Thomas C. Brinsmade, M. D.
Thomas C. Brinsmade, M. D.

Information on this page is from History of Rensselaer Co., New York by Nathaniel Bartlett Sylvester, published in 1880.

THOMAS C. BRINSMADE, M. D., another prominent physician of Troy who honored his profession with "good works," was born June 16, 1802, at New Hartford, Conn. He studies medicine with Dr. Peet, of New Marlboro, Mass., and in March, 1823, was licensed a practicing physician by the Connecticut State Medical Society. In 1839 the honorary degree of M. D. was conferred on him by Yale College. In the latter part of 1823 he removed to Lansingburgh, and after ten years' practice in that village, removed to Troy. Dr. Brinsmade may be said to have been a life-long student of medicine and hygiene. He industriously applied himself in getting knowledge, both from men and books, which would be useful to him in the duties of his profession.

As said by his eulogist before the Rensselaer County Medical Society, "He practiced medicine with a singleness of purpose never excelled, carefully cultivating every department of the profession, avoiding all tendency to special practice, and yet was the trusted counselor of those whose tastes led them to cultivate special branches. He would be one hour discussing surgical pathology and the propriety of an operation; - the next, perhaps, equally engrossed in grave questions of gynaecology, on each occasion the associate of men devoted to these specialties. In breadth of professional capacity it is safe to say Dr. Brinsmade had few, if any, superiors in the profession."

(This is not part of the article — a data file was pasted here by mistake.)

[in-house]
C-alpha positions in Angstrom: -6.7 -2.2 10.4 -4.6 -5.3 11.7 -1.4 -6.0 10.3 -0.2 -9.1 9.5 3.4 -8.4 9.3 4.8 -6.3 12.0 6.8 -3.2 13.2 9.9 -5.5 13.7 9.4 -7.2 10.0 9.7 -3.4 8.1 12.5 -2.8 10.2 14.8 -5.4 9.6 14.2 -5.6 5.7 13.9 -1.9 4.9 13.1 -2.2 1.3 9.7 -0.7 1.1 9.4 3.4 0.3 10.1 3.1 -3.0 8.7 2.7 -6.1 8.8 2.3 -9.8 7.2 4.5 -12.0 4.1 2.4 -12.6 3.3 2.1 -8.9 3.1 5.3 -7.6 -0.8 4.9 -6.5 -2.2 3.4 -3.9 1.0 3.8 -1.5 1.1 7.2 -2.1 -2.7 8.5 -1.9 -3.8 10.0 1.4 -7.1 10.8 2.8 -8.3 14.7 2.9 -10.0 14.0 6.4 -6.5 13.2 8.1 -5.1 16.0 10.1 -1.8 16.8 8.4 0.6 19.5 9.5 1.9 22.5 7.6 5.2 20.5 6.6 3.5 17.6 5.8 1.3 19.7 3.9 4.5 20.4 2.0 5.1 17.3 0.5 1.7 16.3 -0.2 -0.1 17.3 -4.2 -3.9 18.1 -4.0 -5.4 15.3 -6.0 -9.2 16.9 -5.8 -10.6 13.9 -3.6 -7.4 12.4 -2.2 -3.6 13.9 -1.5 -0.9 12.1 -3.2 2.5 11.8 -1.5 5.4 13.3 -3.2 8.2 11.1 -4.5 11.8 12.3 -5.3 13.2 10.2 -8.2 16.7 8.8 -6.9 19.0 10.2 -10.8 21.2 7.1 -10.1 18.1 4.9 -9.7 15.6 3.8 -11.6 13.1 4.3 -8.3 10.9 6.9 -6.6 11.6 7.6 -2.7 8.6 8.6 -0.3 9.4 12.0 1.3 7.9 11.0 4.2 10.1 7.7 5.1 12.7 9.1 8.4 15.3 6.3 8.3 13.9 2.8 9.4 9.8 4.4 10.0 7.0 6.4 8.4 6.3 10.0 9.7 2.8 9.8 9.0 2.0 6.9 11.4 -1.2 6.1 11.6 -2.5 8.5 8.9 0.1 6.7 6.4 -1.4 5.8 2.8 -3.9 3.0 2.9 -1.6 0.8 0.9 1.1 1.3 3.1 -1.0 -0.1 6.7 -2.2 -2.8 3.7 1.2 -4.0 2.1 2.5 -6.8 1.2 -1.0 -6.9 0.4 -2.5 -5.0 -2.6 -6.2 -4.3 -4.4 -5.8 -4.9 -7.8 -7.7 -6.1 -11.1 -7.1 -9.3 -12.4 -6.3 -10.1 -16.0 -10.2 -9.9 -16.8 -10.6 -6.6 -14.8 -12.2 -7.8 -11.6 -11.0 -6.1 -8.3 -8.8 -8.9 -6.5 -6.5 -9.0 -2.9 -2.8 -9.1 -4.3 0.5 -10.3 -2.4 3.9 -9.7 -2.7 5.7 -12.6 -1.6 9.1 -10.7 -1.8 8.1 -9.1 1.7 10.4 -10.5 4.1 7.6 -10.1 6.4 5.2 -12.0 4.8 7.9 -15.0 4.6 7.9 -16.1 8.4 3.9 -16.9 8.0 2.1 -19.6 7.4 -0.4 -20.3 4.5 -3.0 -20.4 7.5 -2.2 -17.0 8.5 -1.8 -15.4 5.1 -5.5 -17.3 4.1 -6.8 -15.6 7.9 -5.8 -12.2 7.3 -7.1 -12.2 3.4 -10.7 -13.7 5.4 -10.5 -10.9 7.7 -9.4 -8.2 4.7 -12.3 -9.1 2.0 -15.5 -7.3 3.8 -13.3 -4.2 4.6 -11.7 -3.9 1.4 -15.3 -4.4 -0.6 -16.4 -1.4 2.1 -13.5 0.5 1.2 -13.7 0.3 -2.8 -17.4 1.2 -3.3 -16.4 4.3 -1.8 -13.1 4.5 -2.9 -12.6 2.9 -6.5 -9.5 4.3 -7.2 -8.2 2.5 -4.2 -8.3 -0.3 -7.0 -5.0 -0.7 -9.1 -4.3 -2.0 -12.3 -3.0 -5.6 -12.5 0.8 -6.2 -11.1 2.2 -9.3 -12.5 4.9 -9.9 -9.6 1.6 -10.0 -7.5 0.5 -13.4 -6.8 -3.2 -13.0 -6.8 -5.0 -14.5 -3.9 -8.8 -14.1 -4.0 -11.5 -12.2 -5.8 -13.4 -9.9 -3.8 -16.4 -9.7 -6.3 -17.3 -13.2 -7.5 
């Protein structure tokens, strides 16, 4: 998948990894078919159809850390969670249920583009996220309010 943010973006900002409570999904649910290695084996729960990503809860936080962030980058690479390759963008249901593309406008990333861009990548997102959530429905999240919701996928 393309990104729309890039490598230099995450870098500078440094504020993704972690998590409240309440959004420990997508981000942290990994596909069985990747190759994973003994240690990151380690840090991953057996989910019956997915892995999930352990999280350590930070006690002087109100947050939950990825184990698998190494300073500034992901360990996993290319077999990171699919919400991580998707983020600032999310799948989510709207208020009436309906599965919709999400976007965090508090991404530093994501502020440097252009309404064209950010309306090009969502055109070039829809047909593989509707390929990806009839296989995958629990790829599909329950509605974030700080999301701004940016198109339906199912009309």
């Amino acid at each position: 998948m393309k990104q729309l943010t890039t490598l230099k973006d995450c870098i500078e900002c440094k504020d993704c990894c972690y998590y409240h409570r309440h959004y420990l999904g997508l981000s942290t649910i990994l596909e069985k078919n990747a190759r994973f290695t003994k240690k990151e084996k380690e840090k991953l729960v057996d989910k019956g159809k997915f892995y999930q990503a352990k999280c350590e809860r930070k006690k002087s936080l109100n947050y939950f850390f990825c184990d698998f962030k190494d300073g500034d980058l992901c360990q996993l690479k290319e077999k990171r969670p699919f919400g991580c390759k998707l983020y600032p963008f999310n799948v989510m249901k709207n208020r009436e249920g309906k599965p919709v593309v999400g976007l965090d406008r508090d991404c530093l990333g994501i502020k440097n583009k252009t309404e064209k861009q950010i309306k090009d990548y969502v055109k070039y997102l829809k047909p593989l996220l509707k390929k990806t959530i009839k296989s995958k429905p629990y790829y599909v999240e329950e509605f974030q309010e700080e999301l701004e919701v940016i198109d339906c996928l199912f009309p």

As a local physician, he was a sedulous observer and investigator of diseases special to this vicinity. In the records of his private practice he has left invaluable data for reference and practical application.

For thirty-five years Dr. Brinsmade made Troy the field of his successful practice, and endeared himself to thousands of families who had secured him as their physician during his life in the city. He was always kindly interested in the professional career of his companions in practice. His memory is hallowed in the hearts of all who knew him.

In January, 1824, he became a member of the Rensselaer Medical Society, and in 1848 was elected its president, serving two years. On his retiring from this office in 1850 he delivered an elaborate address on the medical topography of the city of Troy. This address was published in the "Transactions" of the State Medical Society for 1851. In 1844 he was sent by the Rensselaer Medical Society as a delegate to the State Medical Society, serving for four years, and in 1850 was elected a permanent member of that society, after which time he took a prominent part in its proceedings. In 1857 he was elected its vice-president, and the following year president. In 1858, as vice-president, he delivered an address on the registration of diseases, and furnished the society with an accurate record of his practice for twenty-one years, carefully analyzed and tabulated, covering three hundred pages of the published transactions, and comprising statistics of thirty-seven thousand eight hundred and seventy-two cases. In 1860 he presented another paper on the registration of diseases, including statistics of two thousand and fifty-six cases treated in 1858 and 1859.

He was a number of years health officer of Troy, and chairman of the Board of Health. At a very early date he became a member of the Protestant Episcopal Church, and was for many years a vestryman of St. Paul's Church, and at the time of his death was filling the office of junior warden. He was also a trustee of the Rensselaer Polytechnic Institute for twenty years, and contributed to it much time and material aid. From 1865 to 1868 he was its vice-president, and in the latter year was elected its president.

While attending a meeting in the Athenaeum building on First Street, on the evening of June 22, 1868, convened to raise funds for the Rensselaer Polytechnic Institute, and while reading an important paper, he passed into eternity. The post-mortem examination showed that the cause of death was heart-disease, of which he had for years a well-grounded apprehension.

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